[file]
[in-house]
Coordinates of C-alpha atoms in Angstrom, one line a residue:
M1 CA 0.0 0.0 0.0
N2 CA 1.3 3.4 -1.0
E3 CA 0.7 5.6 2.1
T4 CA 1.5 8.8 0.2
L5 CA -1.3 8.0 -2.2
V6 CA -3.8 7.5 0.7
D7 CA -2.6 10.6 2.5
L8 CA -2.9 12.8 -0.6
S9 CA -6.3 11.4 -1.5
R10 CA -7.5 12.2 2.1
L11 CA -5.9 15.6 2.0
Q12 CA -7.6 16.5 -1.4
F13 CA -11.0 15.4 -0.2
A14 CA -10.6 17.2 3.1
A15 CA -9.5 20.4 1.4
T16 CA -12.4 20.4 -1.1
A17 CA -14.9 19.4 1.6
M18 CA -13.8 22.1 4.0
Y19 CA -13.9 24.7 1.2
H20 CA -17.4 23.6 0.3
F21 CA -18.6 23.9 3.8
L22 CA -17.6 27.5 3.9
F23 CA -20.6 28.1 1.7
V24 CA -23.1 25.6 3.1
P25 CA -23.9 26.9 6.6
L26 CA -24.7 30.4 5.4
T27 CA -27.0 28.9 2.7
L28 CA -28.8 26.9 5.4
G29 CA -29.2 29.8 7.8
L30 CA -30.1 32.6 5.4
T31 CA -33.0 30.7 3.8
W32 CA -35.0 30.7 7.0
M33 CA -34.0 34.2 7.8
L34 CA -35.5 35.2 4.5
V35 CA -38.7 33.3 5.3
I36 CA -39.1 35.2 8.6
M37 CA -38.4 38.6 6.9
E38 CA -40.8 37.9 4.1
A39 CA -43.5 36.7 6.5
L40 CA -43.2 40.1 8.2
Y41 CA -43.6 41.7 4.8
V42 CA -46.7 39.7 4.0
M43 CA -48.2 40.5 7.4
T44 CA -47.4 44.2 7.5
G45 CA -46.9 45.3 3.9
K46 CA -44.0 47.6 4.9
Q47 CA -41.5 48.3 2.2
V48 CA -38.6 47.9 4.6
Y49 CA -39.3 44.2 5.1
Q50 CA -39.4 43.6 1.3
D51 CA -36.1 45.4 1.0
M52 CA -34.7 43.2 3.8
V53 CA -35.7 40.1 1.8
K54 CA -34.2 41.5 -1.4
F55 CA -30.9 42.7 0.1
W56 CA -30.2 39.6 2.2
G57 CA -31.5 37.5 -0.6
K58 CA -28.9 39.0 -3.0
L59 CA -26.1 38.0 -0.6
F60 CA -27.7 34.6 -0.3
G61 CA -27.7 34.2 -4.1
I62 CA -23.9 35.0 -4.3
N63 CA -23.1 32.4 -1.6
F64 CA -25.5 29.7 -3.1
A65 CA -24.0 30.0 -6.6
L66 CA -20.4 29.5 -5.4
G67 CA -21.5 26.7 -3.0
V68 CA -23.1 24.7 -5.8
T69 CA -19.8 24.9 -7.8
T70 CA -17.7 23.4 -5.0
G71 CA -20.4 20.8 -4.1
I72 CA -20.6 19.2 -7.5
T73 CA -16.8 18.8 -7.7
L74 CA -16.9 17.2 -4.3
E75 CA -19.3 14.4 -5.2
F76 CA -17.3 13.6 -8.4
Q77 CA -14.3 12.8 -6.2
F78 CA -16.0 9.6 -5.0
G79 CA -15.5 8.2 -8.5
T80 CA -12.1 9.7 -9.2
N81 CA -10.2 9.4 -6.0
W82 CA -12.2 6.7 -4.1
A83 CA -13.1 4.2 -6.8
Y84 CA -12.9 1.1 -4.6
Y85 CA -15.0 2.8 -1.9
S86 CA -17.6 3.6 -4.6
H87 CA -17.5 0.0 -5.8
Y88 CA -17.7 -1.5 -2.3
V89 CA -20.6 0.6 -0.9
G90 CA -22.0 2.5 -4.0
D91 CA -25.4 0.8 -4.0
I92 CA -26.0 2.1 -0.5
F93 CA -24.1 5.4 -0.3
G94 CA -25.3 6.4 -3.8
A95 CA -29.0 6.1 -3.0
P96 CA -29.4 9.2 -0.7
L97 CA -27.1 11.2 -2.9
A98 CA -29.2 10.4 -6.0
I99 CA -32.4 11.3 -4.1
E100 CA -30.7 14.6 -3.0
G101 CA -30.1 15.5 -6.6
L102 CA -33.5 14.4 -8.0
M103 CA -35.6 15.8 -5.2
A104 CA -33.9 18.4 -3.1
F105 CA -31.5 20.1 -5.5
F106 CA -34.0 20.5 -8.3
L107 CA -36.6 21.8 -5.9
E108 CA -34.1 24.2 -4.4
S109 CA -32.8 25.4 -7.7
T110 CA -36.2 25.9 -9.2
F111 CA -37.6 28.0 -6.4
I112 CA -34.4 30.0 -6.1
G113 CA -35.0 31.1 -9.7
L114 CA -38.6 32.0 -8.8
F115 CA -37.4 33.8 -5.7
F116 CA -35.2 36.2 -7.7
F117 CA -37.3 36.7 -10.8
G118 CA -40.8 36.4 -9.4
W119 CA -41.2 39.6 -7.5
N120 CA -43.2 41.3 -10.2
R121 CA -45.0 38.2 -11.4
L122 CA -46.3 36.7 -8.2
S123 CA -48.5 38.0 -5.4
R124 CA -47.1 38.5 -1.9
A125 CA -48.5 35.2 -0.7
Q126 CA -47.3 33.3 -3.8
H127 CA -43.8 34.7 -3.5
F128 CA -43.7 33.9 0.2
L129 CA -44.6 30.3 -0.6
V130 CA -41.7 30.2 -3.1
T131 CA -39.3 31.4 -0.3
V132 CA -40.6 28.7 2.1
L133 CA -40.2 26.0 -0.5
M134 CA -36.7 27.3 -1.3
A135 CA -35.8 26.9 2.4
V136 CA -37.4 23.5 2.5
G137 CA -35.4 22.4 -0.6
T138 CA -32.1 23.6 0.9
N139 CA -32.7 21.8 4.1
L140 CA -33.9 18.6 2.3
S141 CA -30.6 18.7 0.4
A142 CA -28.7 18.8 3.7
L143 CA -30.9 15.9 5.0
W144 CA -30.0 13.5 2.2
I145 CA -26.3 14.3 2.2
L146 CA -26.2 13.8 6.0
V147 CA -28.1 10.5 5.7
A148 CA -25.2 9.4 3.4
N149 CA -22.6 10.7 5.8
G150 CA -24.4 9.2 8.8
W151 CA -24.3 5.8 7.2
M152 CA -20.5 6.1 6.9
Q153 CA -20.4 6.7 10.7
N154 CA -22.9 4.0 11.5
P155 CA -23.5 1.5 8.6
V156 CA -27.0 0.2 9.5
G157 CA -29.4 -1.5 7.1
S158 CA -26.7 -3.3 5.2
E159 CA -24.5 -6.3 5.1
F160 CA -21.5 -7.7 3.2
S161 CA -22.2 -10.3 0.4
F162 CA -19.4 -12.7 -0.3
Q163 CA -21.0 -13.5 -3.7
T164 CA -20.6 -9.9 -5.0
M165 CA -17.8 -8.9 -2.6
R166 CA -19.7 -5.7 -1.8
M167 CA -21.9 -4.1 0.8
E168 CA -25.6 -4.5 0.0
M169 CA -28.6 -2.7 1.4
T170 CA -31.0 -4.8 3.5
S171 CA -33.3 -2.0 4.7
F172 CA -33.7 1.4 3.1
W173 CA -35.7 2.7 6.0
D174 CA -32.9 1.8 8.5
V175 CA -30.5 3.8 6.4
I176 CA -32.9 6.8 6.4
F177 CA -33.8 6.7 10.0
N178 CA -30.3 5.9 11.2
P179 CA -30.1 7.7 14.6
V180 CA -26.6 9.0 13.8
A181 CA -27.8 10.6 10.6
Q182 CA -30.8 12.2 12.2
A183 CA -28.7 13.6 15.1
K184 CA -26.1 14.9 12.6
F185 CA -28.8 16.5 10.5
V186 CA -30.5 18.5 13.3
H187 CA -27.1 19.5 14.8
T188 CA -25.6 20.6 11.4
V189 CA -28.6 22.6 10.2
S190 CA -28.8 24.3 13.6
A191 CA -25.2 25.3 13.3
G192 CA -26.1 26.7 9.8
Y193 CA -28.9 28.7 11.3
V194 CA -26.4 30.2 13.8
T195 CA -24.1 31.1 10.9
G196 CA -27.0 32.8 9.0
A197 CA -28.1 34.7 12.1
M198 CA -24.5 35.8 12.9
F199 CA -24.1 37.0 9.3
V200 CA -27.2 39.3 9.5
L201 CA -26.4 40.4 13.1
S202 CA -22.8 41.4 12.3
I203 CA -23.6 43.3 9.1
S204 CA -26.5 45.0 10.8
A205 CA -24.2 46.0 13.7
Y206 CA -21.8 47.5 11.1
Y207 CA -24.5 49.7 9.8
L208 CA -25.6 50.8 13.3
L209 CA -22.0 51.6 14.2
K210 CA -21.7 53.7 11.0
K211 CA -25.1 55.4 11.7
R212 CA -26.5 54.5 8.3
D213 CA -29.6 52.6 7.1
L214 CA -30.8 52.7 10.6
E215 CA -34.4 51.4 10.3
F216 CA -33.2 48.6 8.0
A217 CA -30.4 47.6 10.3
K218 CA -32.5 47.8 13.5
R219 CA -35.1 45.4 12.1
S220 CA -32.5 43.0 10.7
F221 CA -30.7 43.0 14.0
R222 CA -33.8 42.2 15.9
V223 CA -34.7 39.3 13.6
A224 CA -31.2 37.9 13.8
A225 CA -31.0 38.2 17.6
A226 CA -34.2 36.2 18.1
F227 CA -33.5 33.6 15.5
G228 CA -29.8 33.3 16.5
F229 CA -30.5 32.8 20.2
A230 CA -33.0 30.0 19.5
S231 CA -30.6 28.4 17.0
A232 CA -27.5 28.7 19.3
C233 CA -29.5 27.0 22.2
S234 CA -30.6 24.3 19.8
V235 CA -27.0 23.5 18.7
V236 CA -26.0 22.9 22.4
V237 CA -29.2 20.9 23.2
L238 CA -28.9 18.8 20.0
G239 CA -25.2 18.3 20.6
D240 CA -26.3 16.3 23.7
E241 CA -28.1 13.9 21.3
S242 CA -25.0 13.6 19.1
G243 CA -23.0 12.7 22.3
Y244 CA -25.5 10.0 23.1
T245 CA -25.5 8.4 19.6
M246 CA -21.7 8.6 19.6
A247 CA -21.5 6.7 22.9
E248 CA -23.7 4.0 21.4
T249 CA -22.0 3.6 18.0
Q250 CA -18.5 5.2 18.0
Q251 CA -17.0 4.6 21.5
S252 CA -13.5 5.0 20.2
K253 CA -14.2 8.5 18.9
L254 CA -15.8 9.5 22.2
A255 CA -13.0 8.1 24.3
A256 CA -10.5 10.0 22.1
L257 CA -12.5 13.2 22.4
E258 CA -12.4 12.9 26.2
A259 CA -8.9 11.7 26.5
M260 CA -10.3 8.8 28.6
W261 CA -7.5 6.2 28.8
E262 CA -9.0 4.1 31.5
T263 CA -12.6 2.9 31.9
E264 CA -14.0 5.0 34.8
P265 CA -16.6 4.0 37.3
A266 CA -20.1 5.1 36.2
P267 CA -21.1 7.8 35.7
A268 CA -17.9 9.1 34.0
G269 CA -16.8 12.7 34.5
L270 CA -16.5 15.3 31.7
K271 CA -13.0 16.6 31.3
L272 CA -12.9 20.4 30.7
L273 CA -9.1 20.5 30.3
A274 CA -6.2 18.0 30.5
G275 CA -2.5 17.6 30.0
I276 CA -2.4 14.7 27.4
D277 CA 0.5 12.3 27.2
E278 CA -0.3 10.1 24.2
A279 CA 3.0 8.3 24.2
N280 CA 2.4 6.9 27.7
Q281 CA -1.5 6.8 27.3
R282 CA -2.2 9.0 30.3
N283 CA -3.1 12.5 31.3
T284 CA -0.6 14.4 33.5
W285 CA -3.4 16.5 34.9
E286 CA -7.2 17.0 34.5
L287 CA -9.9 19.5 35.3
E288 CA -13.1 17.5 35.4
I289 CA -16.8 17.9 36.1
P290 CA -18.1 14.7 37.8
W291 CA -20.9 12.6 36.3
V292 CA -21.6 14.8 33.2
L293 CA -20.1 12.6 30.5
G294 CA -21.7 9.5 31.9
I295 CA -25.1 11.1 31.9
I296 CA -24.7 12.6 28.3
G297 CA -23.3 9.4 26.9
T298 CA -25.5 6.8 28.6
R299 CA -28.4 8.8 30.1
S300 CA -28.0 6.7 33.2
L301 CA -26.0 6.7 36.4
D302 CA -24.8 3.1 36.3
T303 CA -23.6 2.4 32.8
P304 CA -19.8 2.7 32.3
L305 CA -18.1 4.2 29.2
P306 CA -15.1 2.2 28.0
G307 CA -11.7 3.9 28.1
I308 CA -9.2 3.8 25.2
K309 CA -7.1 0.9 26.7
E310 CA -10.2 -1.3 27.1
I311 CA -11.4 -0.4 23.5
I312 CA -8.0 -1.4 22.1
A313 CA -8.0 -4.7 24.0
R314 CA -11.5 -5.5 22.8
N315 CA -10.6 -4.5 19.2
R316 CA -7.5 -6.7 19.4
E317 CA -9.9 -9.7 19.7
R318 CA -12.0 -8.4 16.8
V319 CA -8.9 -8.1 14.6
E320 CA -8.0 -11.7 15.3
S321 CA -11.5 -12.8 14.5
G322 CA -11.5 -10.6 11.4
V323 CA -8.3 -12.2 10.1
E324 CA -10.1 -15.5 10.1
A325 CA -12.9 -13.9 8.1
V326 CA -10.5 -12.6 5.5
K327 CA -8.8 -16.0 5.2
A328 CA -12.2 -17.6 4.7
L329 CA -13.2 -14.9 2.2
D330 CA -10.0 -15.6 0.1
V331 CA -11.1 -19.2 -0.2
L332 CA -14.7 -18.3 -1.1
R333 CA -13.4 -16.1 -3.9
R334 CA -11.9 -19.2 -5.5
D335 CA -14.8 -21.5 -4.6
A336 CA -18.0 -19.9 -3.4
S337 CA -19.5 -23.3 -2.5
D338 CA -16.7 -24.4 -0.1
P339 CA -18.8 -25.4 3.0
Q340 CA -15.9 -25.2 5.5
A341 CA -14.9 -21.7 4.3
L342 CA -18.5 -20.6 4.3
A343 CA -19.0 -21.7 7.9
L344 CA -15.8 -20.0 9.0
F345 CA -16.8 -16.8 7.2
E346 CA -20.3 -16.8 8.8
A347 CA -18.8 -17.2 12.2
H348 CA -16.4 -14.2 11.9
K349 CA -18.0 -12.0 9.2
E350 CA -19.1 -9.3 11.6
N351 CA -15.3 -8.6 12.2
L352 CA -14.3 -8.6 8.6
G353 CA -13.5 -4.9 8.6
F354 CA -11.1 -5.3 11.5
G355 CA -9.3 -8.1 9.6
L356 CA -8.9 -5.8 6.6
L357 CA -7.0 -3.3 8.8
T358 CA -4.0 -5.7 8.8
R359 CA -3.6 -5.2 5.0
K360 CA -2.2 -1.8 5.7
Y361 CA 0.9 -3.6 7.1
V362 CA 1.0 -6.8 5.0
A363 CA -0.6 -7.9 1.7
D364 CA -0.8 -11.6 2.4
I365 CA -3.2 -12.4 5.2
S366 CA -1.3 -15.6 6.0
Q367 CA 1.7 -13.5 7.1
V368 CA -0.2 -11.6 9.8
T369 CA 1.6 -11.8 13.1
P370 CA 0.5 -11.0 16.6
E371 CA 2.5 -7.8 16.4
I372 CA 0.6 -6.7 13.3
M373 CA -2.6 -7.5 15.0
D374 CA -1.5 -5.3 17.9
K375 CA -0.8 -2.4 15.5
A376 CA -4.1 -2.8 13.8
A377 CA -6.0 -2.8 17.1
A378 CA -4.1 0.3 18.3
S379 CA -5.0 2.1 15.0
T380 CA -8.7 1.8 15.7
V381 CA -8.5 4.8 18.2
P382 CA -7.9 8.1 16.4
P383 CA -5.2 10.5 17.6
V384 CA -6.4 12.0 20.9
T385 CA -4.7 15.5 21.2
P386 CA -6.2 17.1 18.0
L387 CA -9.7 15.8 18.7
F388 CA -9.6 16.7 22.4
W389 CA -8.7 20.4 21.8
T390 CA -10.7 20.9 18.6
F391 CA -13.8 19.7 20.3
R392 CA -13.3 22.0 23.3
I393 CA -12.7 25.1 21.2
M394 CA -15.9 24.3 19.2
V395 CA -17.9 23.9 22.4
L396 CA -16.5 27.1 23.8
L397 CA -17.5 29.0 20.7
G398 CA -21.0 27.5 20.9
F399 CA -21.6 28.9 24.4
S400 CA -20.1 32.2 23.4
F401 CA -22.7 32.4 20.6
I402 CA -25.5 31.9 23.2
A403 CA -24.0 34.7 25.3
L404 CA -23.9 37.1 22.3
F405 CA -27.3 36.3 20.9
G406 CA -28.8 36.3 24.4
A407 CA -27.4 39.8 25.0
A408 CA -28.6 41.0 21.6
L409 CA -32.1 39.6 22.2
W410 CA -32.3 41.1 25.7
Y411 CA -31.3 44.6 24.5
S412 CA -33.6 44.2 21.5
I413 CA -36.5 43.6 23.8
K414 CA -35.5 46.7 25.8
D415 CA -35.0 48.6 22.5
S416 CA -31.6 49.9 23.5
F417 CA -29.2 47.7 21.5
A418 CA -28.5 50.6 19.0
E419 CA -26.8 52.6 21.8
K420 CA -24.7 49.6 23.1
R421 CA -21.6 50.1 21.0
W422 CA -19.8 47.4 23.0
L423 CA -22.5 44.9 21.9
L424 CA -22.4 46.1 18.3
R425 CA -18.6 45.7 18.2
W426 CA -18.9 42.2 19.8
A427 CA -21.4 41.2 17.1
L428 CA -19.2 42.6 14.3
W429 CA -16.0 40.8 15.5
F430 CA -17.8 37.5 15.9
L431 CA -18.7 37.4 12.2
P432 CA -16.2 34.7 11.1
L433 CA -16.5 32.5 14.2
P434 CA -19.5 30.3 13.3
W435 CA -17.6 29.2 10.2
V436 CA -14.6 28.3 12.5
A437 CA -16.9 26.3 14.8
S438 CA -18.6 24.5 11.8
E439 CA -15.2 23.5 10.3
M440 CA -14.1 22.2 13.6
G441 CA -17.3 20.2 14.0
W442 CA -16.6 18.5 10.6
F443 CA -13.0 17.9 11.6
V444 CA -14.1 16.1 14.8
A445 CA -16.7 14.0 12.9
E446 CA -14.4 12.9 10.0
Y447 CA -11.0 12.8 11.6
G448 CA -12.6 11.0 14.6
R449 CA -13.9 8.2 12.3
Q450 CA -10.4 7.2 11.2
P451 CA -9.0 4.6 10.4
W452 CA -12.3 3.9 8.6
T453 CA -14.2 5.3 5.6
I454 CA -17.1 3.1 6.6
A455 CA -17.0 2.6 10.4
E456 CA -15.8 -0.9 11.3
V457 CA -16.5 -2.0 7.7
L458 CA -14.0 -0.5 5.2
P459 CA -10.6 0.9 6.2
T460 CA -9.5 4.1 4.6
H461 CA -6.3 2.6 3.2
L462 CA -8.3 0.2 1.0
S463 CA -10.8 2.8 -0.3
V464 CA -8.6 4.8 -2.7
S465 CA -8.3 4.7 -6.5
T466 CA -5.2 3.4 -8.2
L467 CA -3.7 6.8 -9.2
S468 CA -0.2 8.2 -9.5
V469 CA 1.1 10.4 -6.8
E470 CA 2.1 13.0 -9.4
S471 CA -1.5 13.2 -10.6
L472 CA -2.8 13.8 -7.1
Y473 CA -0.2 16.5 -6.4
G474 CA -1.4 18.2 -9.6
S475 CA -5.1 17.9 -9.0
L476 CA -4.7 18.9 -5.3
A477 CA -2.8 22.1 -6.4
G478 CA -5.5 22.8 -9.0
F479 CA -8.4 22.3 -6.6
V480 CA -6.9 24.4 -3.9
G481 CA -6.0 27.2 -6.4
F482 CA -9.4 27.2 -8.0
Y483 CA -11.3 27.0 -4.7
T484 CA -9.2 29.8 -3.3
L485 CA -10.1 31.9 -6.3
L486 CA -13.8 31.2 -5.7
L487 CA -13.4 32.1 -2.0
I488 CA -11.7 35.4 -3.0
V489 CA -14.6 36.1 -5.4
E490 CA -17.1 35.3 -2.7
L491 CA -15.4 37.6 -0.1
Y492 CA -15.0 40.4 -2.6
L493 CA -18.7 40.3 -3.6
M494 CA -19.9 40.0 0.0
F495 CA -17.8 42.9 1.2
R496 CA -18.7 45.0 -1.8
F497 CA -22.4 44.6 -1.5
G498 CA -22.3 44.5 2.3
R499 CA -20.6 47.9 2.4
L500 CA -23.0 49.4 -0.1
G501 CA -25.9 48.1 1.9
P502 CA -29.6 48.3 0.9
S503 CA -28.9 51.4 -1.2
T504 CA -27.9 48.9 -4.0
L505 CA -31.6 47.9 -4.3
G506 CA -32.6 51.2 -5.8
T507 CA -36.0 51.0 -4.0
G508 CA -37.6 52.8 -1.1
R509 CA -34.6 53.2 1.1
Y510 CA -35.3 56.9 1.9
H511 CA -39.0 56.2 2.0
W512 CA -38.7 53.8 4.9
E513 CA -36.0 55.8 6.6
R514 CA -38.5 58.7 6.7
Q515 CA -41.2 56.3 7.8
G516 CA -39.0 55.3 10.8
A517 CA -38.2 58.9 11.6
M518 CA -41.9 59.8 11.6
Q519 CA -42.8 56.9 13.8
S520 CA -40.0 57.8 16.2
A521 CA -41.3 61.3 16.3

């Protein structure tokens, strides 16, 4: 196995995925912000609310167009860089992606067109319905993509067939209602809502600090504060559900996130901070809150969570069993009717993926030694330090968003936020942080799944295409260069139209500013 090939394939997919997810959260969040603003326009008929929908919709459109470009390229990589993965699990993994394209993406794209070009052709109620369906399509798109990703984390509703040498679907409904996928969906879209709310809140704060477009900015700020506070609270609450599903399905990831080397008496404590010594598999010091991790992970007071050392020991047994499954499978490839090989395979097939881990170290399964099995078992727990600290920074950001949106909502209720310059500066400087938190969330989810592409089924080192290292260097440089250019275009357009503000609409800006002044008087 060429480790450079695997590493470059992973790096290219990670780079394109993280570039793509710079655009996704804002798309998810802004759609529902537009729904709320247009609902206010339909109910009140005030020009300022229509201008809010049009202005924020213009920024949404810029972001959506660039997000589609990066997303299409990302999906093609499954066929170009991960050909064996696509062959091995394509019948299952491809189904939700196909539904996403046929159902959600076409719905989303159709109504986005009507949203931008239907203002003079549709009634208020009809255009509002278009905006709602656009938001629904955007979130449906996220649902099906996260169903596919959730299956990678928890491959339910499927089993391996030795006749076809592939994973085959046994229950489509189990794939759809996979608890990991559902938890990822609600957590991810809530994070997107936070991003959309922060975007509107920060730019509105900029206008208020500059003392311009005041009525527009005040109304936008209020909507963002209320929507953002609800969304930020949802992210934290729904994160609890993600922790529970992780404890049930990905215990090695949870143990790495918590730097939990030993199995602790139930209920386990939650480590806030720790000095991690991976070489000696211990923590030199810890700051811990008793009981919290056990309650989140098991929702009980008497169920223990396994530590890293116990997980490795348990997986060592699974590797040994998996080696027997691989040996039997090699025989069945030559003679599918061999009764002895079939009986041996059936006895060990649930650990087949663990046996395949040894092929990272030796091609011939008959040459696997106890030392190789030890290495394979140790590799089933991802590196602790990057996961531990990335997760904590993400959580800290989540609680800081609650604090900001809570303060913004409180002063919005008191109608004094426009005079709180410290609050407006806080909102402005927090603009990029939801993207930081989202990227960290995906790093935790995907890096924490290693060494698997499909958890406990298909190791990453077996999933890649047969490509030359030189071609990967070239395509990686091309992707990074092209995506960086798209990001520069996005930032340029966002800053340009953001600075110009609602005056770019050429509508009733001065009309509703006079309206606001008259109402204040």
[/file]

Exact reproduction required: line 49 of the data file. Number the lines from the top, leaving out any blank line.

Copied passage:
Q47 CA -41.5 48.3 2.2